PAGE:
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General Question

On setting expectations

posted in Making life work
Monday, September 23 2013, 04:34 AM
Kaboom
Kaboom
Online
So a few days ago I asked this question on facebook, cross-posting it here since other people may have similar questions:
Is it more useful to set expectations lower, and then to celebrate when they are consistently exceeded, or to set them higher and run the risk of not meeting them?

Gimli (brown belt, A1(B1?), source) gave this answer:
Going by what a wise man said: if you have a tiny list of say 5 expectations, you might meet them all. Okay cool. Or you get a BIGHUGE list of say a 100, and you get half. You didn't get them all but you got a lot more :). The trick is to celebrate what you do get and not get upset by what you don't (yet)

Anyone have more/other insights into this? Thanks!
Responses (1)
  • Accepted Answer

    Storm!!
    Storm!!
    Online
    Sunday, February 02 2014, 12:51 AM - #permalink
    0
    When I FEEL out both scenarios, it goes a bit like this:

    1. Setting low expectations, tiny list, finishing all -- Very bored, lazy, unmotivated. There's no real DRIVE to do anything more than that tiny list and move along, and this sense is blanketed with a feeling of Bleh. You might get it all done and that's great, but there'd be no celebrating involved, not really, because something inside wouldn't feel it's worth celebrating. You haven't pushed yourself, and you know it.

    2. Setting higher expectations, finishing some/most [The Inbetween] -- There might be moments of frustrated and being hard on yourself because you haven't 'done it all', so in those moments it's important to realize what Gimli said. You might not have finished ALL the things, but you have done far more as a result of pushing yourself to do SO much than you would have in the other scenario. And then, absolutely, there would be more celebrating.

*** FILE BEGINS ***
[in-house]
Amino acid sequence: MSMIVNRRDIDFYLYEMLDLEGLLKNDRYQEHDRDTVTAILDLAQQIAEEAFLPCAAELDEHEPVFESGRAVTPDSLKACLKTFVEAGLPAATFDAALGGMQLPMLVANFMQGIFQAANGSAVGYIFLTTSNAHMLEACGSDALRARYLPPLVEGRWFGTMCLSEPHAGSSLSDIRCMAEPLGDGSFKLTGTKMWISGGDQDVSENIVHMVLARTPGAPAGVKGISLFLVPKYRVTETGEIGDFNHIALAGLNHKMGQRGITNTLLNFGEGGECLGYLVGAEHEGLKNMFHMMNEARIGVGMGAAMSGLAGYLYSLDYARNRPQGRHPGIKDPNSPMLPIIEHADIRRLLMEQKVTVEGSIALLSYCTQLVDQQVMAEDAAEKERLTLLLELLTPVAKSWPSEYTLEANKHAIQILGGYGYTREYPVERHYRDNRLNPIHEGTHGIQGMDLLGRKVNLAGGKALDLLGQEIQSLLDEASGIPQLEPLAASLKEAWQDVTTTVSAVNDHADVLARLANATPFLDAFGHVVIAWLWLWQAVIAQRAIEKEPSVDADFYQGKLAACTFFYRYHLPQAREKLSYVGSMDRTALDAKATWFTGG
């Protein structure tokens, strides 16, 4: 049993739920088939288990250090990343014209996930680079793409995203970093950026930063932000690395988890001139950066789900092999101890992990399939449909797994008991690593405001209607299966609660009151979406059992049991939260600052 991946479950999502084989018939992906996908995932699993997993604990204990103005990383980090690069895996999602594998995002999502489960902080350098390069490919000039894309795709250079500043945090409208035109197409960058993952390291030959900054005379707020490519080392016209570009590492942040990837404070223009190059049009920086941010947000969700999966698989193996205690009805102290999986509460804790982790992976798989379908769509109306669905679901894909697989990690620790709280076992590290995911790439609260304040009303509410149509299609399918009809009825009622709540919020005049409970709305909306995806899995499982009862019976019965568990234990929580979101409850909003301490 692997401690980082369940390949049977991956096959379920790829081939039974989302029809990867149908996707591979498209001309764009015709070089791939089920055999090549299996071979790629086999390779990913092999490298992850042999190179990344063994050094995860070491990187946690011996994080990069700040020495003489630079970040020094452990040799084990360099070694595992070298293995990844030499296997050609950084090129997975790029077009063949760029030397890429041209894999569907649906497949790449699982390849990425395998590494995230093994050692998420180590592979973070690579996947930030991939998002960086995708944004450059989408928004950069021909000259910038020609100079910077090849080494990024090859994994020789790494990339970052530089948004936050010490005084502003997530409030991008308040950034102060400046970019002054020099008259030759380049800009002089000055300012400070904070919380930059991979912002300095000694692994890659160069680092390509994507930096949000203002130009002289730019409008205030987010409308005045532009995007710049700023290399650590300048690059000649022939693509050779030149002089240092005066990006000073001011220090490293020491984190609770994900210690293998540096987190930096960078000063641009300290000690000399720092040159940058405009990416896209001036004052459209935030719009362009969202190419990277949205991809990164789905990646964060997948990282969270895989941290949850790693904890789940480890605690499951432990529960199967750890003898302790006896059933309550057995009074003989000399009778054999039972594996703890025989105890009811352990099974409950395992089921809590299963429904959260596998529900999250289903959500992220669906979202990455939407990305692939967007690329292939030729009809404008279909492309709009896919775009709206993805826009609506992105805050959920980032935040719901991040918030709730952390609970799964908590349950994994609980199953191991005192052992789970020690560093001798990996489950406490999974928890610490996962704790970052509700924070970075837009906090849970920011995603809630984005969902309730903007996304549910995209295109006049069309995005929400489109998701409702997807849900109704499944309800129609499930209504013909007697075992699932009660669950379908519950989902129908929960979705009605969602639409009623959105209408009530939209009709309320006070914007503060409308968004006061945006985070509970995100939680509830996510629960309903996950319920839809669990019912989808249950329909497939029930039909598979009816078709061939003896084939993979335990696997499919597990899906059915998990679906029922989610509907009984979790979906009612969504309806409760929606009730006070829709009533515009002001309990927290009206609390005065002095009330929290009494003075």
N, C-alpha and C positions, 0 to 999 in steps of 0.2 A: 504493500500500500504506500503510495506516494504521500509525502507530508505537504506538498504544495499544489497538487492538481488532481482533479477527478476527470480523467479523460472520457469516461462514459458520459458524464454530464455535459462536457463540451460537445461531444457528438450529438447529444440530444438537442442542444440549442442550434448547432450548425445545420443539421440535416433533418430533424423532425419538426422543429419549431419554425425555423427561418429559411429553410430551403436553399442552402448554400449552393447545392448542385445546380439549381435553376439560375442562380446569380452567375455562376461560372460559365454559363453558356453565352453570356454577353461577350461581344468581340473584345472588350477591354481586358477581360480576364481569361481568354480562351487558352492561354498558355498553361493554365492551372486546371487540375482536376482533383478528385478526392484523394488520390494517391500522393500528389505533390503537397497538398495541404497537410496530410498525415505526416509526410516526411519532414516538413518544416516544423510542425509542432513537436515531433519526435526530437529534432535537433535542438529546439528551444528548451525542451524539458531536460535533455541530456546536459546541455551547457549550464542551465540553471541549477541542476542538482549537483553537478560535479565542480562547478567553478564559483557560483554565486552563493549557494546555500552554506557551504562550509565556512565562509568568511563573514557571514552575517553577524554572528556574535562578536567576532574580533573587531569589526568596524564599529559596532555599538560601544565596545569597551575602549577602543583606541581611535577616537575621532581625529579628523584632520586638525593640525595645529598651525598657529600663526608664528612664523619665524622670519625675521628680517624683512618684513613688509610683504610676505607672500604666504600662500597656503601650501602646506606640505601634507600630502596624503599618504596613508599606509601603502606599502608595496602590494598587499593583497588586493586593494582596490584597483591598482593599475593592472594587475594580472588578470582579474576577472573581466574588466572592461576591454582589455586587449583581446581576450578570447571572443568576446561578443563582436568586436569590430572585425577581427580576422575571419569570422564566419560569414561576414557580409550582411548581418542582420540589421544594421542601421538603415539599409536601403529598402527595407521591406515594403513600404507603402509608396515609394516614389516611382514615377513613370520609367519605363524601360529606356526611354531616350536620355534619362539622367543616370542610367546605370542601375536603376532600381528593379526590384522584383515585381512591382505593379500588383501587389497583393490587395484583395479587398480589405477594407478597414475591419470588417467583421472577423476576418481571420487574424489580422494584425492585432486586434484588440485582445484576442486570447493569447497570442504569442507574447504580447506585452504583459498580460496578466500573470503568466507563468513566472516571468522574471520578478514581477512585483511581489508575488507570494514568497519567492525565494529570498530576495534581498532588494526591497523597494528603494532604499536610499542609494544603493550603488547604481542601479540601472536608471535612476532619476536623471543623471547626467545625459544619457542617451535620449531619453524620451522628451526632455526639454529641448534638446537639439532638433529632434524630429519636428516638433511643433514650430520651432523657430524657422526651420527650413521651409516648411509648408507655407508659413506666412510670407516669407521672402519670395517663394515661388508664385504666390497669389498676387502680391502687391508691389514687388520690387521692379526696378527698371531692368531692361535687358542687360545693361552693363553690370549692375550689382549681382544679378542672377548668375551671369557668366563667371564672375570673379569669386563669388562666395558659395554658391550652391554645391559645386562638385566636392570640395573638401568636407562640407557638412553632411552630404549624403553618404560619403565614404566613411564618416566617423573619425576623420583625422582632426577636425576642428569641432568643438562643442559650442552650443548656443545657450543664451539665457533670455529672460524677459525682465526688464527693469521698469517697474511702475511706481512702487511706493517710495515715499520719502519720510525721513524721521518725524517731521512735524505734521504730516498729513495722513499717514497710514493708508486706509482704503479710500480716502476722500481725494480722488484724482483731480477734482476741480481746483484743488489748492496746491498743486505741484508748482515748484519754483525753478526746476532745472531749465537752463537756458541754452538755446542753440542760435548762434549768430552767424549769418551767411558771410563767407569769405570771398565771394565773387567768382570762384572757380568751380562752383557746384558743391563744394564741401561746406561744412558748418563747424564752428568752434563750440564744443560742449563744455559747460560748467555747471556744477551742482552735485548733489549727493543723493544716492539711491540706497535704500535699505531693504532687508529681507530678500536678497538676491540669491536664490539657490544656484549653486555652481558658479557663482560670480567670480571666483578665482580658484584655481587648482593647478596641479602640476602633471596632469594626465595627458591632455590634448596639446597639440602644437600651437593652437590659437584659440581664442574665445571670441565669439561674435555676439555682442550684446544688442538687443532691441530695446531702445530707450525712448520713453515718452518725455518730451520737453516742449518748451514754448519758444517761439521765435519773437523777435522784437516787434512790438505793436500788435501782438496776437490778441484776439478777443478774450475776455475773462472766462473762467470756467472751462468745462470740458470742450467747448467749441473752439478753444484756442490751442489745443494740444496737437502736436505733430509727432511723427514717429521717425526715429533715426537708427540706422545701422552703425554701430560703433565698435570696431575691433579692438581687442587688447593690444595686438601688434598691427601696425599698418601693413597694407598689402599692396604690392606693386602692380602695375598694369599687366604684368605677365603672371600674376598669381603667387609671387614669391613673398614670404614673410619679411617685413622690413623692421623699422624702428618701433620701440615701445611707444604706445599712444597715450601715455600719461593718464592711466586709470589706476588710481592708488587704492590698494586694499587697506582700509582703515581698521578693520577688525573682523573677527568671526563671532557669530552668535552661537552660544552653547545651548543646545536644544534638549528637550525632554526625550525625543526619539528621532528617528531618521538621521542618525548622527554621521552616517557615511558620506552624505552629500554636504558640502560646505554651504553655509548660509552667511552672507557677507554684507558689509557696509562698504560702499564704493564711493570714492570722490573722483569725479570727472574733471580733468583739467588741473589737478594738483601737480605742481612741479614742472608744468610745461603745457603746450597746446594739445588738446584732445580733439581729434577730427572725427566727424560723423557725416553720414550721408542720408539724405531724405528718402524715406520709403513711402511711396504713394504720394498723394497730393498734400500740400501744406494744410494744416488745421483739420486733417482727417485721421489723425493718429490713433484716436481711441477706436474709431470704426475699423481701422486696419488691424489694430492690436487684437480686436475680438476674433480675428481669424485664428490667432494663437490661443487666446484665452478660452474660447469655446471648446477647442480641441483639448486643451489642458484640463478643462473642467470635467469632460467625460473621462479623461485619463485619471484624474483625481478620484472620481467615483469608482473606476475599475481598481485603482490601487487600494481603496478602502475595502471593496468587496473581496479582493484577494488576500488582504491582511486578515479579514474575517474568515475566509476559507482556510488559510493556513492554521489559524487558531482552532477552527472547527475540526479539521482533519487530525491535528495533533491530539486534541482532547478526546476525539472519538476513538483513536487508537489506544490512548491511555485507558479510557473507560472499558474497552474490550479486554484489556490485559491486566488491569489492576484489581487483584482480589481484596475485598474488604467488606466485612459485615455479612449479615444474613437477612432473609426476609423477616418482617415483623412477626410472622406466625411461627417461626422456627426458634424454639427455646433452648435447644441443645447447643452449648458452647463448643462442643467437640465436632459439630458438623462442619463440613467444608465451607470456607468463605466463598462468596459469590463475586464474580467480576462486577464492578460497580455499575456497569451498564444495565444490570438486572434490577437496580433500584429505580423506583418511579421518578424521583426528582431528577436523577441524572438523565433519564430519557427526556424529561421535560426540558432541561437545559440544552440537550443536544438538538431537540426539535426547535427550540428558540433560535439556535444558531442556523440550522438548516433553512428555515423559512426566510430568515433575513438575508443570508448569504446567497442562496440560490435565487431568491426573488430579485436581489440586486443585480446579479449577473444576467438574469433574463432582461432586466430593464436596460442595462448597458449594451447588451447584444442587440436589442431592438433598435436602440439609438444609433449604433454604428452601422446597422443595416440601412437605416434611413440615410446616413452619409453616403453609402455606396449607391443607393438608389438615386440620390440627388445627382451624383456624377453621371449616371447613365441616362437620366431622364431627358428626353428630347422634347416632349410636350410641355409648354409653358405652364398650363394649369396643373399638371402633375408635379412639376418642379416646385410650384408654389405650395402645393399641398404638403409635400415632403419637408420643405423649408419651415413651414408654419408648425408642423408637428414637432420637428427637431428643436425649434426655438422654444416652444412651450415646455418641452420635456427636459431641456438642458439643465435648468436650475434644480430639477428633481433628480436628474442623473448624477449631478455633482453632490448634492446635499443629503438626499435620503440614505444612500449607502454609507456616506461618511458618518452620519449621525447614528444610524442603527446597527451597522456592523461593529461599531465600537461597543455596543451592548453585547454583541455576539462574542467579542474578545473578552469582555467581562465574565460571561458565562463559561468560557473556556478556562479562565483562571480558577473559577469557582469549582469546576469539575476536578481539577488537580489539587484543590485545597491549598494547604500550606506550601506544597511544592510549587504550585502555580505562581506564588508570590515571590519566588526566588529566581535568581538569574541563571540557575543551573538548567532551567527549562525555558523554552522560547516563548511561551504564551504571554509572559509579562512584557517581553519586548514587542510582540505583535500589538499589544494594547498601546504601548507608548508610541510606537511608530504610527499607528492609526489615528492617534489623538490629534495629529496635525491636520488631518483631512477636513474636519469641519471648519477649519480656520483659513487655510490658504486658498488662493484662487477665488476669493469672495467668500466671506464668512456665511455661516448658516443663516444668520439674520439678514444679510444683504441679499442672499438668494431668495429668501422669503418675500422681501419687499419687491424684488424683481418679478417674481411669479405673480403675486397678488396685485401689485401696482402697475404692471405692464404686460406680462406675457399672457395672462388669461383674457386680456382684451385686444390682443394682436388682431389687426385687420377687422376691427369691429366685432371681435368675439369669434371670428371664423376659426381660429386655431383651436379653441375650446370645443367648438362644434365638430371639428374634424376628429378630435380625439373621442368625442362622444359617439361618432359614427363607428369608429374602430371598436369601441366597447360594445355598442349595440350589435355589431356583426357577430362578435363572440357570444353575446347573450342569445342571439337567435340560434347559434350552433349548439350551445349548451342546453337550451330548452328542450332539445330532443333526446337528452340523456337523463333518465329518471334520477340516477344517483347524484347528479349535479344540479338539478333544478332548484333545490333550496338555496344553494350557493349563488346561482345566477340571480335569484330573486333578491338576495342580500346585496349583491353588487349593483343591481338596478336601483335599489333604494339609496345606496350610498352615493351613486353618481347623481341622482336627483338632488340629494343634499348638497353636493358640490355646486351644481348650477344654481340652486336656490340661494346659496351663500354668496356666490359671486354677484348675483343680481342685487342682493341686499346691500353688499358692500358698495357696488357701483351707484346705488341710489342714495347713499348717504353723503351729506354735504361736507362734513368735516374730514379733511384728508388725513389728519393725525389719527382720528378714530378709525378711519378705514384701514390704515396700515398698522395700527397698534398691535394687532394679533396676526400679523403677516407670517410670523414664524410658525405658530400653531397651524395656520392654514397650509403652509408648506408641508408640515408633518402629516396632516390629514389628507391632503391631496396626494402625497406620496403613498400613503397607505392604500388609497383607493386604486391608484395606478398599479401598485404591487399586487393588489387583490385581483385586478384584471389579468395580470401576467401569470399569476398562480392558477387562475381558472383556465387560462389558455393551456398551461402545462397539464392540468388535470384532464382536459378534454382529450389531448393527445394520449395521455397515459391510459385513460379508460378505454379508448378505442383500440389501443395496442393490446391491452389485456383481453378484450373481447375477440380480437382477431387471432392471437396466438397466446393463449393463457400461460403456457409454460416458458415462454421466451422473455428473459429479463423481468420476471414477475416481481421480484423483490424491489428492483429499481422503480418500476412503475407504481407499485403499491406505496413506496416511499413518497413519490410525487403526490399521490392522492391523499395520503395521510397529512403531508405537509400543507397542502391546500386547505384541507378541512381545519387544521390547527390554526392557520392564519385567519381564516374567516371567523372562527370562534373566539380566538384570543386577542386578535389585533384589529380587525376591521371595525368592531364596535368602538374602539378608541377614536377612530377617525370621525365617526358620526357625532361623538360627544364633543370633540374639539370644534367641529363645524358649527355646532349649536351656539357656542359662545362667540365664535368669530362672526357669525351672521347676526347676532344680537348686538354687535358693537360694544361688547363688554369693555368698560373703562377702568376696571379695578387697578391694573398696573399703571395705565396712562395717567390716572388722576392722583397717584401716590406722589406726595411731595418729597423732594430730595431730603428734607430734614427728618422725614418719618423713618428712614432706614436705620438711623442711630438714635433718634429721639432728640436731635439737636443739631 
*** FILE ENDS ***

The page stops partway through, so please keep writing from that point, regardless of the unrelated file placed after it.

For the Doers among us, probably some emotional hang-ups and things that'll need processing as a result of 'doing a lot [but not enough]', from what I've seen of those around me the last year or so. From then on, it's a lot easier to really enjoy the challenge and feel proud of yourself.

    3. Setting higher expectations, finishing all - Initially a honeymoon phase where everything's great and you're proud of yourself. And if so, it probably won't last very long before the boredom sets in and yous tart twiddling your thumbs. When you get here, it's important to stop. Celebrate it. And then start setting new goals, and begin working toward them. Just be careful not to over-do or be hard on yourself.

    That's my input :)
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